DISCUSSION

Making sense of the complex, temporally overlapping, multisensory information encountered in everyday life is a fundamental task that the brain readily accomplishes. The results presented herein reveal patterns of brain activation correlated with successful memory formation during the viewing of a complex, temporally extended audiovisual stimulus.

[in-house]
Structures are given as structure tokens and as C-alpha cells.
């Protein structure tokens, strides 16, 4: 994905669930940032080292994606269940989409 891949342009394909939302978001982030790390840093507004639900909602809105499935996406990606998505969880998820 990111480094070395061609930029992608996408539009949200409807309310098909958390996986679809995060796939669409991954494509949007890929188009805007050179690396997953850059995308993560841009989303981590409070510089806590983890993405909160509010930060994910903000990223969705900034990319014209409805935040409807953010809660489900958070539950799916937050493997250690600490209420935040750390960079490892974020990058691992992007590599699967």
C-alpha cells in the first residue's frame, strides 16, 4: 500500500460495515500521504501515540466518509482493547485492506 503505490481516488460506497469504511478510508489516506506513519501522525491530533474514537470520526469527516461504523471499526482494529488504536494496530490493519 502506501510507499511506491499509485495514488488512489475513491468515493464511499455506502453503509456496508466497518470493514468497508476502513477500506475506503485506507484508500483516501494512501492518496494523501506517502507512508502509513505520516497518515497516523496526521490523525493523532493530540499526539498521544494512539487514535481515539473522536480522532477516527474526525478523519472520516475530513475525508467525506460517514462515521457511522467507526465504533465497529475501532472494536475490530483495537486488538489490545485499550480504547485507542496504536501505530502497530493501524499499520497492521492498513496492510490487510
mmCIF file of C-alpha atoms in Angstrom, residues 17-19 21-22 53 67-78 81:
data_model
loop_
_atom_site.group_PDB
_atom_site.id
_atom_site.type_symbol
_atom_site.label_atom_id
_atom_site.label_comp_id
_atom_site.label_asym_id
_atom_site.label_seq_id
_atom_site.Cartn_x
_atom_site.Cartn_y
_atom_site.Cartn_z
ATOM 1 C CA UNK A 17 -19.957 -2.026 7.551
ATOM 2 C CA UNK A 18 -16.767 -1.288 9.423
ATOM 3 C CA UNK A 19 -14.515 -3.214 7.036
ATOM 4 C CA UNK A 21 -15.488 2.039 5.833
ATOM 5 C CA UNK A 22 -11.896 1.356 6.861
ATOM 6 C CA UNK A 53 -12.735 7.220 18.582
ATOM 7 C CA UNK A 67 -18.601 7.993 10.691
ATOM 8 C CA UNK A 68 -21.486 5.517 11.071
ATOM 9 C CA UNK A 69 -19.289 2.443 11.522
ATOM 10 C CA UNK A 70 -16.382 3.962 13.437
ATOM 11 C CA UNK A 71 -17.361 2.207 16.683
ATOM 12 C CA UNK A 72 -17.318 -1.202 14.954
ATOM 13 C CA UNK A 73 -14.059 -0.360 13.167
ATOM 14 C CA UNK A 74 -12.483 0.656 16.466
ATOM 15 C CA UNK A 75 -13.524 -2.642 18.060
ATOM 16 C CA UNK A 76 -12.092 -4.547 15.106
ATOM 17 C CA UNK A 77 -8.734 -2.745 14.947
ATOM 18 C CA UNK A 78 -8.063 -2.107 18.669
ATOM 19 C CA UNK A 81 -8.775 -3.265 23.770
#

The data demonstrate, first, that the ISC-SM approach is viable for examining memory formation for real-life-like episodes whose complex structure may not lend themselves to more traditional analysis approaches. Moreover, using the ISC-SM analysis, we were able to isolate two distinct activation patterns associated with successful episodic encoding. Our results further suggest that ISC-based measures of memory formation are distinct from more traditional measures based solely on magnitude differences. Finally, the regions that correlate with successful memory formation for the contents of the movie bear a striking resemblance to a brain network associated with various aspects of social cognition (for review see Gallagher and Frith, 2003). While speculative, this overlap suggests that engagement in social cognitive operations during the experience of everyday events is correlated with memory formation, at least for the narrative contents of those experiences.